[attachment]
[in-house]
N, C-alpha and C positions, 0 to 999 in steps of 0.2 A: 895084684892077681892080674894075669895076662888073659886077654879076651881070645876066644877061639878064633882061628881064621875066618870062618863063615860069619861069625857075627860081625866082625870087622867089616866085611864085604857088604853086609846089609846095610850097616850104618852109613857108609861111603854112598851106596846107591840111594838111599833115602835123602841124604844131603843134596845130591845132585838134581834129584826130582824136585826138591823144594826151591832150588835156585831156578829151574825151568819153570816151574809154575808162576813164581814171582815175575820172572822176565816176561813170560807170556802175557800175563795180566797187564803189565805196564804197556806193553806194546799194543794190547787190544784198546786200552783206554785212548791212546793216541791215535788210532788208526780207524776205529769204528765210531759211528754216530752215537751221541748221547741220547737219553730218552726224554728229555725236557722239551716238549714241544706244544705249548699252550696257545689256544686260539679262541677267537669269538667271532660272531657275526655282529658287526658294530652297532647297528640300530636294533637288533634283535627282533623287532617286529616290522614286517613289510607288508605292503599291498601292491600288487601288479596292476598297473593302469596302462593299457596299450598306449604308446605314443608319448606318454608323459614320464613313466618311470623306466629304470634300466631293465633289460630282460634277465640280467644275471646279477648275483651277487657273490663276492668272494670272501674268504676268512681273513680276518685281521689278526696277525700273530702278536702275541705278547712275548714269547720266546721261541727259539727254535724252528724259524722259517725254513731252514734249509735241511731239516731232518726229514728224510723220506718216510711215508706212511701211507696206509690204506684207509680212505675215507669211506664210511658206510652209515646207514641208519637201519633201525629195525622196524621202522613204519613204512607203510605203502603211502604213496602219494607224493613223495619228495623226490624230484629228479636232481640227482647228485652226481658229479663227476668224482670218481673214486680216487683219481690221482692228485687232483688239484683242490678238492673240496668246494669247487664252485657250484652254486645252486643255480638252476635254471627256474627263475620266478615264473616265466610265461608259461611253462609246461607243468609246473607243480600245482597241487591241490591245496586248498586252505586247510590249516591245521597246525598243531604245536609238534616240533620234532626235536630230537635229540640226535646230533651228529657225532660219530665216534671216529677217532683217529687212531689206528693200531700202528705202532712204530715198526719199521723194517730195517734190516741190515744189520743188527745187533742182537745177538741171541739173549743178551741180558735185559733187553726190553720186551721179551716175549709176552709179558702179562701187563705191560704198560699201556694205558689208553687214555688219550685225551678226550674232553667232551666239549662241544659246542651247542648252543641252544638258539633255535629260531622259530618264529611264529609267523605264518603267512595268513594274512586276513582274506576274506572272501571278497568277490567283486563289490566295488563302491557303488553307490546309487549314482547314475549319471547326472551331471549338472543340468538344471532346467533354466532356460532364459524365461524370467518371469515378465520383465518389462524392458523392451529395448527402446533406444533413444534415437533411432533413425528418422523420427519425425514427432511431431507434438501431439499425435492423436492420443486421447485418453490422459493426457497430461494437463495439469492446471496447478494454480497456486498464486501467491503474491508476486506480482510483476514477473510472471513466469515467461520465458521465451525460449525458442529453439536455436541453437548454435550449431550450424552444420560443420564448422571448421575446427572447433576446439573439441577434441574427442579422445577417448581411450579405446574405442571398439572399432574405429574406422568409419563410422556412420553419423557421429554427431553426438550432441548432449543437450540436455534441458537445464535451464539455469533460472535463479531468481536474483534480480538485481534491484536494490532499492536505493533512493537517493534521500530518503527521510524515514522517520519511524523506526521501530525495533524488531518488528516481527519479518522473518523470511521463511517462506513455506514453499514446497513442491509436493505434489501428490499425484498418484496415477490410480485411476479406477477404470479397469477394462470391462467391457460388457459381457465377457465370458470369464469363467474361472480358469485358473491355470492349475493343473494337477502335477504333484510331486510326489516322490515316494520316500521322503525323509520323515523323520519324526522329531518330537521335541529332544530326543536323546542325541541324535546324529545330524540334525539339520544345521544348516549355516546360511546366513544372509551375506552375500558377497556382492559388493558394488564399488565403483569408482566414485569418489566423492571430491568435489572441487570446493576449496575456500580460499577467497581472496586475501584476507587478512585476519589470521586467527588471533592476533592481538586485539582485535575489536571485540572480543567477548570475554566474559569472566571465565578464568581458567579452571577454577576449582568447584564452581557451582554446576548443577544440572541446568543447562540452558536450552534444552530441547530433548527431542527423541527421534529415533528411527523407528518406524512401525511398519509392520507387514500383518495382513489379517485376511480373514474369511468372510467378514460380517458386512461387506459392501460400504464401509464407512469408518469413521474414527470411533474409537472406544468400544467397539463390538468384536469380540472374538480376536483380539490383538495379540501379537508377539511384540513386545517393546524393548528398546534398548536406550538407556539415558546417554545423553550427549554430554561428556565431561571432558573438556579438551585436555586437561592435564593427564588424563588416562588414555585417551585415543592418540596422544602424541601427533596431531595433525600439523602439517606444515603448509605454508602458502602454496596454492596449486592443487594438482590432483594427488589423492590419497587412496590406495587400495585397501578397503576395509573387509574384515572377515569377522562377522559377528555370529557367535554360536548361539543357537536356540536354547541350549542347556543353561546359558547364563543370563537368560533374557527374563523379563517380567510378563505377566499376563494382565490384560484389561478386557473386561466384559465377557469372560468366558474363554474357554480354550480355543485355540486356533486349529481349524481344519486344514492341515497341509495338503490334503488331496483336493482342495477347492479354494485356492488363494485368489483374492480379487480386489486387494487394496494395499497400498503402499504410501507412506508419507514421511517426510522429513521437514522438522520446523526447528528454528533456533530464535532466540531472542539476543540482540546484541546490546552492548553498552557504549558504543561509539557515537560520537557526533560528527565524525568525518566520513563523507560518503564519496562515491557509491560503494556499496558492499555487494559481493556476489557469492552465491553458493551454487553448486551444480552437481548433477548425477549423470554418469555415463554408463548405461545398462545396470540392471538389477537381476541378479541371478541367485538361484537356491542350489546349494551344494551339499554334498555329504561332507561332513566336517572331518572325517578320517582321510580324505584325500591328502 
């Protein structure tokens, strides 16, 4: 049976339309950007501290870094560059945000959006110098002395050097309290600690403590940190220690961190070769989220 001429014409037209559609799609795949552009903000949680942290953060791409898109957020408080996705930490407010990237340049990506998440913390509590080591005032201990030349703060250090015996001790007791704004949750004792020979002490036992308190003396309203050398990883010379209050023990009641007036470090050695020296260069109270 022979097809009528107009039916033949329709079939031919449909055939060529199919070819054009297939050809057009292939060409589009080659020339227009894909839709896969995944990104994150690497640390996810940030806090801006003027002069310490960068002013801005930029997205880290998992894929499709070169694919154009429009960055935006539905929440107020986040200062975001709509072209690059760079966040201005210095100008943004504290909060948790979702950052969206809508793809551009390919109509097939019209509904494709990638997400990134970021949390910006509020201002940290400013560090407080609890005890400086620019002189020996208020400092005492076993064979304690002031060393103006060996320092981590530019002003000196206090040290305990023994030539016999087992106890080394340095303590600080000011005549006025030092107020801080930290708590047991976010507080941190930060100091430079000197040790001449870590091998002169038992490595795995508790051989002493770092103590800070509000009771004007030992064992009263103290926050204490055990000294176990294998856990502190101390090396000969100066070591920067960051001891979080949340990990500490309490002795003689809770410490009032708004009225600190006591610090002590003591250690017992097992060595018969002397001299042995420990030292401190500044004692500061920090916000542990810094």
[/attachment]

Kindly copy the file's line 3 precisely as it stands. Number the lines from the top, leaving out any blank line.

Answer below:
């Protein structure tokens, strides 16, 4: 049976339309950007501290870094560059945000959006110098002395050097309290600690403590940190220690961190070769989220 001429014409037209559609799609795949552009903000949680942290953060791409898109957020408080996705930490407010990237340049990506998440913390509590080591005032201990030349703060250090015996001790007791704004949750004792020979002490036992308190003396309203050398990883010379209050023990009641007036470090050695020296260069109270 022979097809009528107009039916033949329709079939031919449909055939060529199919070819054009297939050809057009292939060409589009080659020339227009894909839709896969995944990104994150690497640390996810940030806090801006003027002069310490960068002013801005930029997205880290998992894929499709070169694919154009429009960055935006539905929440107020986040200062975001709509072209690059760079966040201005210095100008943004504290909060948790979702950052969206809508793809551009390919109509097939019209509904494709990638997400990134970021949390910006509020201002940290400013560090407080609890005890400086620019002189020996208020400092005492076993064979304690002031060393103006060996320092981590530019002003000196206090040290305990023994030539016999087992106890080394340095303590600080000011005549006025030092107020801080930290708590047991976010507080941190930060100091430079000197040790001449870590091998002169038992490595795995508790051989002493770092103590800070509000009771004007030992064992009263103290926050204490055990000294176990294998856990502190101390090396000969100066070591920067960051001891979080949340990990500490309490002795003689809770410490009032708004009225600190006591610090002590003591250690017992097992060595018969002397001299042995420990030292401190500044004692500061920090916000542990810094």